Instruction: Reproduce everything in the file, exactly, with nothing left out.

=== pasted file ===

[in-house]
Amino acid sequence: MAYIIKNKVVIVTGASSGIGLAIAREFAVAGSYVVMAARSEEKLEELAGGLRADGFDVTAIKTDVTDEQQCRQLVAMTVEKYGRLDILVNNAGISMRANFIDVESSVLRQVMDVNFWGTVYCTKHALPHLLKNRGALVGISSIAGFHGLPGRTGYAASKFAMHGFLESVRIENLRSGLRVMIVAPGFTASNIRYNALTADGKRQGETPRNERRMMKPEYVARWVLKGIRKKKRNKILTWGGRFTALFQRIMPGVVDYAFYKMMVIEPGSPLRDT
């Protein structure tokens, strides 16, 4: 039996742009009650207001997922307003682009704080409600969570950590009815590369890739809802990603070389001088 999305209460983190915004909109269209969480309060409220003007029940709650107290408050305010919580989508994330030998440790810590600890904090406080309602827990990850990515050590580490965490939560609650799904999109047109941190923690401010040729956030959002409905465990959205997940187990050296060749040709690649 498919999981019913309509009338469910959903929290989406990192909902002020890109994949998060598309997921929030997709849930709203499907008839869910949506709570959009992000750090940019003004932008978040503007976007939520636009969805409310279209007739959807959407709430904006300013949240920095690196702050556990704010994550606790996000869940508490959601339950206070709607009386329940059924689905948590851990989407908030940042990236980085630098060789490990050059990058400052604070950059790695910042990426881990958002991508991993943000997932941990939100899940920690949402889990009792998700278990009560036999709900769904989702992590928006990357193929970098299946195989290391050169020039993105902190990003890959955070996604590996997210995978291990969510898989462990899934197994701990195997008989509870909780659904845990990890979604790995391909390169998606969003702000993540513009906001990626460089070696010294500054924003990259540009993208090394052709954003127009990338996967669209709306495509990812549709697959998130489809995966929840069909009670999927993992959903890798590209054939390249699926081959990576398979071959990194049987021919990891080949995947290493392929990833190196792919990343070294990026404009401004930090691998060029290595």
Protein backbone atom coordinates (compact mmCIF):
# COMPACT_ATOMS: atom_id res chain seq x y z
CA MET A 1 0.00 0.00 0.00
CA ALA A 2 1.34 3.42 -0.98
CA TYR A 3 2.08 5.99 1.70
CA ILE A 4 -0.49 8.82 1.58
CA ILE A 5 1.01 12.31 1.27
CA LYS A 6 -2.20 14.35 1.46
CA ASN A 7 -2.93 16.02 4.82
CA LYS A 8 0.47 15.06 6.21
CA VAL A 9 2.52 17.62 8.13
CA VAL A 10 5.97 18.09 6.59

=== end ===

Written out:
[in-house]
Amino acid sequence: MAYIIKNKVVIVTGASSGIGLAIAREFAVAGSYVVMAARSEEKLEELAGGLRADGFDVTAIKTDVTDEQQCRQLVAMTVEKYGRLDILVNNAGISMRANFIDVESSVLRQVMDVNFWGTVYCTKHALPHLLKNRGALVGISSIAGFHGLPGRTGYAASKFAMHGFLESVRIENLRSGLRVMIVAPGFTASNIRYNALTADGKRQGETPRNERRMMKPEYVARWVLKGIRKKKRNKILTWGGRFTALFQRIMPGVVDYAFYKMMVIEPGSPLRDT
């Protein structure tokens, strides 16, 4: 039996742009009650207001997922307003682009704080409600969570950590009815590369890739809802990603070389001088 999305209460983190915004909109269209969480309060409220003007029940709650107290408050305010919580989508994330030998440790810590600890904090406080309602827990990850990515050590580490965490939560609650799904999109047109941190923690401010040729956030959002409905465990959205997940187990050296060749040709690649 498919999981019913309509009338469910959903929290989406990192909902002020890109994949998060598309997921929030997709849930709203499907008839869910949506709570959009992000750090940019003004932008978040503007976007939520636009969805409310279209007739959807959407709430904006300013949240920095690196702050556990704010994550606790996000869940508490959601339950206070709607009386329940059924689905948590851990989407908030940042990236980085630098060789490990050059990058400052604070950059790695910042990426881990958002991508991993943000997932941990939100899940920690949402889990009792998700278990009560036999709900769904989702992590928006990357193929970098299946195989290391050169020039993105902190990003890959955070996604590996997210995978291990969510898989462990899934197994701990195997008989509870909780659904845990990890979604790995391909390169998606969003702000993540513009906001990626460089070696010294500054924003990259540009993208090394052709954003127009990338996967669209709306495509990812549709697959998130489809995966929840069909009670999927993992959903890798590209054939390249699926081959990576398979071959990194049987021919990891080949995947290493392929990833190196792919990343070294990026404009401004930090691998060029290595």
Protein backbone atom coordinates (compact mmCIF):
# COMPACT_ATOMS: atom_id res chain seq x y z
CA MET A 1 0.00 0.00 0.00
CA ALA A 2 1.34 3.42 -0.98
CA TYR A 3 2.08 5.99 1.70
CA ILE A 4 -0.49 8.82 1.58
CA ILE A 5 1.01 12.31 1.27
CA LYS A 6 -2.20 14.35 1.46
CA ASN A 7 -2.93 16.02 4.82
CA LYS A 8 0.47 15.06 6.21
CA VAL A 9 2.52 17.62 8.13
CA VAL A 10 5.97 18.09 6.59